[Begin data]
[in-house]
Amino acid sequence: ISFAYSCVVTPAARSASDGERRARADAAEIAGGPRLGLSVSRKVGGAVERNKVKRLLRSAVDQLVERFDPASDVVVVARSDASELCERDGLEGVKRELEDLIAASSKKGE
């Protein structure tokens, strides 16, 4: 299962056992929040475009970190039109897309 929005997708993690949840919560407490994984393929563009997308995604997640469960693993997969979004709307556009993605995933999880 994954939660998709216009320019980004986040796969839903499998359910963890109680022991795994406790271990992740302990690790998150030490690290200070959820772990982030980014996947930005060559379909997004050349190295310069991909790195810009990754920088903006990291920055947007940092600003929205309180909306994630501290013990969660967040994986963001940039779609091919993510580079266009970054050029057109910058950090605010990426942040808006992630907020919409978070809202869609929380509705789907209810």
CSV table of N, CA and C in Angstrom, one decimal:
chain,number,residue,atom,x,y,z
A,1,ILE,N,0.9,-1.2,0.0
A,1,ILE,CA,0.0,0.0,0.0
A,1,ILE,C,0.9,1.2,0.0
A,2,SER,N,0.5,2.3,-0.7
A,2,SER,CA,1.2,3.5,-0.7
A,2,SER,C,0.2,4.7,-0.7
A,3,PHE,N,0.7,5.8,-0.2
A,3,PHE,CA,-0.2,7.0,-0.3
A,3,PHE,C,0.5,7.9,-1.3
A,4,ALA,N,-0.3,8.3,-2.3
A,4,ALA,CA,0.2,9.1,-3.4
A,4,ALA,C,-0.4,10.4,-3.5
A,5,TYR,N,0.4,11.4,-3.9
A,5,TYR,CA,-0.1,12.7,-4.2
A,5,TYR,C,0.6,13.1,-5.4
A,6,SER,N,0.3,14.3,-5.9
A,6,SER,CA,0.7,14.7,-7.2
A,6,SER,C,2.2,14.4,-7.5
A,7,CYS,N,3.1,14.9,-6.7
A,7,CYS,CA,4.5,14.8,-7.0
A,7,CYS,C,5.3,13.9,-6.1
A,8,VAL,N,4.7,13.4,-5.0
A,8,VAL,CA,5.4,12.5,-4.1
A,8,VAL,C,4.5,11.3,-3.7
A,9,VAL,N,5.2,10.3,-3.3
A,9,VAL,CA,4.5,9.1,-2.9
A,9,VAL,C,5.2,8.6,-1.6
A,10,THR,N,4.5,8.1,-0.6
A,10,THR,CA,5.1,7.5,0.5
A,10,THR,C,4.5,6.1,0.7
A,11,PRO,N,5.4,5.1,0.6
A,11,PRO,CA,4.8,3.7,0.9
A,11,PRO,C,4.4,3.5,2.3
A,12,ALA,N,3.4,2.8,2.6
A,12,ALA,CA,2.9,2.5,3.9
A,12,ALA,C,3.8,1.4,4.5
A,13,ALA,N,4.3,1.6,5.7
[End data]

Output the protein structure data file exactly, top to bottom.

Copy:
[in-house]
Amino acid sequence: ISFAYSCVVTPAARSASDGERRARADAAEIAGGPRLGLSVSRKVGGAVERNKVKRLLRSAVDQLVERFDPASDVVVVARSDASELCERDGLEGVKRELEDLIAASSKKGE
């Protein structure tokens, strides 16, 4: 299962056992929040475009970190039109897309 929005997708993690949840919560407490994984393929563009997308995604997640469960693993997969979004709307556009993605995933999880 994954939660998709216009320019980004986040796969839903499998359910963890109680022991795994406790271990992740302990690790998150030490690290200070959820772990982030980014996947930005060559379909997004050349190295310069991909790195810009990754920088903006990291920055947007940092600003929205309180909306994630501290013990969660967040994986963001940039779609091919993510580079266009970054050029057109910058950090605010990426942040808006992630907020919409978070809202869609929380509705789907209810």
CSV table of N, CA and C in Angstrom, one decimal:
chain,number,residue,atom,x,y,z
A,1,ILE,N,0.9,-1.2,0.0
A,1,ILE,CA,0.0,0.0,0.0
A,1,ILE,C,0.9,1.2,0.0
A,2,SER,N,0.5,2.3,-0.7
A,2,SER,CA,1.2,3.5,-0.7
A,2,SER,C,0.2,4.7,-0.7
A,3,PHE,N,0.7,5.8,-0.2
A,3,PHE,CA,-0.2,7.0,-0.3
A,3,PHE,C,0.5,7.9,-1.3
A,4,ALA,N,-0.3,8.3,-2.3
A,4,ALA,CA,0.2,9.1,-3.4
A,4,ALA,C,-0.4,10.4,-3.5
A,5,TYR,N,0.4,11.4,-3.9
A,5,TYR,CA,-0.1,12.7,-4.2
A,5,TYR,C,0.6,13.1,-5.4
A,6,SER,N,0.3,14.3,-5.9
A,6,SER,CA,0.7,14.7,-7.2
A,6,SER,C,2.2,14.4,-7.5
A,7,CYS,N,3.1,14.9,-6.7
A,7,CYS,CA,4.5,14.8,-7.0
A,7,CYS,C,5.3,13.9,-6.1
A,8,VAL,N,4.7,13.4,-5.0
A,8,VAL,CA,5.4,12.5,-4.1
A,8,VAL,C,4.5,11.3,-3.7
A,9,VAL,N,5.2,10.3,-3.3
A,9,VAL,CA,4.5,9.1,-2.9
A,9,VAL,C,5.2,8.6,-1.6
A,10,THR,N,4.5,8.1,-0.6
A,10,THR,CA,5.1,7.5,0.5
A,10,THR,C,4.5,6.1,0.7
A,11,PRO,N,5.4,5.1,0.6
A,11,PRO,CA,4.8,3.7,0.9
A,11,PRO,C,4.4,3.5,2.3
A,12,ALA,N,3.4,2.8,2.6
A,12,ALA,CA,2.9,2.5,3.9
A,12,ALA,C,3.8,1.4,4.5
A,13,ALA,N,4.3,1.6,5.7